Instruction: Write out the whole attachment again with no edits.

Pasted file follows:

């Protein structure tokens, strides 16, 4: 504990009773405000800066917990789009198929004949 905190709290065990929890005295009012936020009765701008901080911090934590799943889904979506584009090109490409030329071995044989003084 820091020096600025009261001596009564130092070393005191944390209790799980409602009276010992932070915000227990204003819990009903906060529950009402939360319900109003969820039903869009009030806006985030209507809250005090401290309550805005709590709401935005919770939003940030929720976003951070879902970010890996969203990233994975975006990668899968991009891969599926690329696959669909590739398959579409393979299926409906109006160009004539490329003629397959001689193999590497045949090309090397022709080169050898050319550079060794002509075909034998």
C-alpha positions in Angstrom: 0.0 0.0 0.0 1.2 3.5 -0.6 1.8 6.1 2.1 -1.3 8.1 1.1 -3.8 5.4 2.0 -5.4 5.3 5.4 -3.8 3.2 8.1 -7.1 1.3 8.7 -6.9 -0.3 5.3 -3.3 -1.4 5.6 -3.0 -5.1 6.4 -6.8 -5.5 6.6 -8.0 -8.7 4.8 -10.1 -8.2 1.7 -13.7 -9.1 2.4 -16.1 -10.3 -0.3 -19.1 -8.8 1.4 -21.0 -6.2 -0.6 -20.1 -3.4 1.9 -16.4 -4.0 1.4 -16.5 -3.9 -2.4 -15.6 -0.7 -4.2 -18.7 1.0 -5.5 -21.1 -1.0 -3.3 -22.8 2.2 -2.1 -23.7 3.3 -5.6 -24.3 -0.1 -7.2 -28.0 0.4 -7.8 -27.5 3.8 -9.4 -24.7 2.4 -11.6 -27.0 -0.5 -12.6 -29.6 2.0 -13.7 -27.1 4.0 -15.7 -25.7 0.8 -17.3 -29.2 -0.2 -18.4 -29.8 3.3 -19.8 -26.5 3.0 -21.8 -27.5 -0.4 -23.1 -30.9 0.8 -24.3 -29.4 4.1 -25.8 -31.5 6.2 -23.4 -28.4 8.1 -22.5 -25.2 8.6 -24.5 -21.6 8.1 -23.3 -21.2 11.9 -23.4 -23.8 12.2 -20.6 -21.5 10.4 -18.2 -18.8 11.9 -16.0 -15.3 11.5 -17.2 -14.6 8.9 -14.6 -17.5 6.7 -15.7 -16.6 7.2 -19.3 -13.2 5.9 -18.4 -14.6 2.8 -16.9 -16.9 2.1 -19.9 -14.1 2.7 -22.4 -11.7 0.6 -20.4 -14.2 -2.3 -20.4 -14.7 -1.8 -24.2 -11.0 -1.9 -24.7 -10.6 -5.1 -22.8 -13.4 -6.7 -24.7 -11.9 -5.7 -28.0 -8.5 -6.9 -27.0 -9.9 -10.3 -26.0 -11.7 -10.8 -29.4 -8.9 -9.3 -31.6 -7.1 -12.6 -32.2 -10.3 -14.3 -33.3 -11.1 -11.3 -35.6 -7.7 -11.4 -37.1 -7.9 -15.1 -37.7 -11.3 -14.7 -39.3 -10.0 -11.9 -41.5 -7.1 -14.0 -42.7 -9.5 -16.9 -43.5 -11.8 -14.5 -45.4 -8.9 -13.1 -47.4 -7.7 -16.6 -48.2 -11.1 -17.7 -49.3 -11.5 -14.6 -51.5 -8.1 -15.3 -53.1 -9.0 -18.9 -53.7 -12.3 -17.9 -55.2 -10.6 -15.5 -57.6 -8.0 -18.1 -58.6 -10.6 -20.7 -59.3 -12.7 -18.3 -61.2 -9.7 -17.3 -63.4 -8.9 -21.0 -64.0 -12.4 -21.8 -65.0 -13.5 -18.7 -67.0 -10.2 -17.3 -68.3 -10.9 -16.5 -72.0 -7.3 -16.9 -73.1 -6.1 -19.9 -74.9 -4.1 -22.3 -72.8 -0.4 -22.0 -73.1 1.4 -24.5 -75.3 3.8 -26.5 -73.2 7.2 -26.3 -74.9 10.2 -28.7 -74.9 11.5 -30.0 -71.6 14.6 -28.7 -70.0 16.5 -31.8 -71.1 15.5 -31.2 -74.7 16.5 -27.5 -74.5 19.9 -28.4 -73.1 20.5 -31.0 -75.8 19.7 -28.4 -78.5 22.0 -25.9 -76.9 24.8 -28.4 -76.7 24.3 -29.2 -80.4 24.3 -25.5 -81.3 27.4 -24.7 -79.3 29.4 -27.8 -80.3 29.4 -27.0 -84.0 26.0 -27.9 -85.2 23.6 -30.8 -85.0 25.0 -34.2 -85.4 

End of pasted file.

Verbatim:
């Protein structure tokens, strides 16, 4: 504990009773405000800066917990789009198929004949 905190709290065990929890005295009012936020009765701008901080911090934590799943889904979506584009090109490409030329071995044989003084 820091020096600025009261001596009564130092070393005191944390209790799980409602009276010992932070915000227990204003819990009903906060529950009402939360319900109003969820039903869009009030806006985030209507809250005090401290309550805005709590709401935005919770939003940030929720976003951070879902970010890996969203990233994975975006990668899968991009891969599926690329696959669909590739398959579409393979299926409906109006160009004539490329003629397959001689193999590497045949090309090397022709080169050898050319550079060794002509075909034998």
C-alpha positions in Angstrom: 0.0 0.0 0.0 1.2 3.5 -0.6 1.8 6.1 2.1 -1.3 8.1 1.1 -3.8 5.4 2.0 -5.4 5.3 5.4 -3.8 3.2 8.1 -7.1 1.3 8.7 -6.9 -0.3 5.3 -3.3 -1.4 5.6 -3.0 -5.1 6.4 -6.8 -5.5 6.6 -8.0 -8.7 4.8 -10.1 -8.2 1.7 -13.7 -9.1 2.4 -16.1 -10.3 -0.3 -19.1 -8.8 1.4 -21.0 -6.2 -0.6 -20.1 -3.4 1.9 -16.4 -4.0 1.4 -16.5 -3.9 -2.4 -15.6 -0.7 -4.2 -18.7 1.0 -5.5 -21.1 -1.0 -3.3 -22.8 2.2 -2.1 -23.7 3.3 -5.6 -24.3 -0.1 -7.2 -28.0 0.4 -7.8 -27.5 3.8 -9.4 -24.7 2.4 -11.6 -27.0 -0.5 -12.6 -29.6 2.0 -13.7 -27.1 4.0 -15.7 -25.7 0.8 -17.3 -29.2 -0.2 -18.4 -29.8 3.3 -19.8 -26.5 3.0 -21.8 -27.5 -0.4 -23.1 -30.9 0.8 -24.3 -29.4 4.1 -25.8 -31.5 6.2 -23.4 -28.4 8.1 -22.5 -25.2 8.6 -24.5 -21.6 8.1 -23.3 -21.2 11.9 -23.4 -23.8 12.2 -20.6 -21.5 10.4 -18.2 -18.8 11.9 -16.0 -15.3 11.5 -17.2 -14.6 8.9 -14.6 -17.5 6.7 -15.7 -16.6 7.2 -19.3 -13.2 5.9 -18.4 -14.6 2.8 -16.9 -16.9 2.1 -19.9 -14.1 2.7 -22.4 -11.7 0.6 -20.4 -14.2 -2.3 -20.4 -14.7 -1.8 -24.2 -11.0 -1.9 -24.7 -10.6 -5.1 -22.8 -13.4 -6.7 -24.7 -11.9 -5.7 -28.0 -8.5 -6.9 -27.0 -9.9 -10.3 -26.0 -11.7 -10.8 -29.4 -8.9 -9.3 -31.6 -7.1 -12.6 -32.2 -10.3 -14.3 -33.3 -11.1 -11.3 -35.6 -7.7 -11.4 -37.1 -7.9 -15.1 -37.7 -11.3 -14.7 -39.3 -10.0 -11.9 -41.5 -7.1 -14.0 -42.7 -9.5 -16.9 -43.5 -11.8 -14.5 -45.4 -8.9 -13.1 -47.4 -7.7 -16.6 -48.2 -11.1 -17.7 -49.3 -11.5 -14.6 -51.5 -8.1 -15.3 -53.1 -9.0 -18.9 -53.7 -12.3 -17.9 -55.2 -10.6 -15.5 -57.6 -8.0 -18.1 -58.6 -10.6 -20.7 -59.3 -12.7 -18.3 -61.2 -9.7 -17.3 -63.4 -8.9 -21.0 -64.0 -12.4 -21.8 -65.0 -13.5 -18.7 -67.0 -10.2 -17.3 -68.3 -10.9 -16.5 -72.0 -7.3 -16.9 -73.1 -6.1 -19.9 -74.9 -4.1 -22.3 -72.8 -0.4 -22.0 -73.1 1.4 -24.5 -75.3 3.8 -26.5 -73.2 7.2 -26.3 -74.9 10.2 -28.7 -74.9 11.5 -30.0 -71.6 14.6 -28.7 -70.0 16.5 -31.8 -71.1 15.5 -31.2 -74.7 16.5 -27.5 -74.5 19.9 -28.4 -73.1 20.5 -31.0 -75.8 19.7 -28.4 -78.5 22.0 -25.9 -76.9 24.8 -28.4 -76.7 24.3 -29.2 -80.4 24.3 -25.5 -81.3 27.4 -24.7 -79.3 29.4 -27.8 -80.3 29.4 -27.0 -84.0 26.0 -27.9 -85.2 23.6 -30.8 -85.0 25.0 -34.2 -85.4 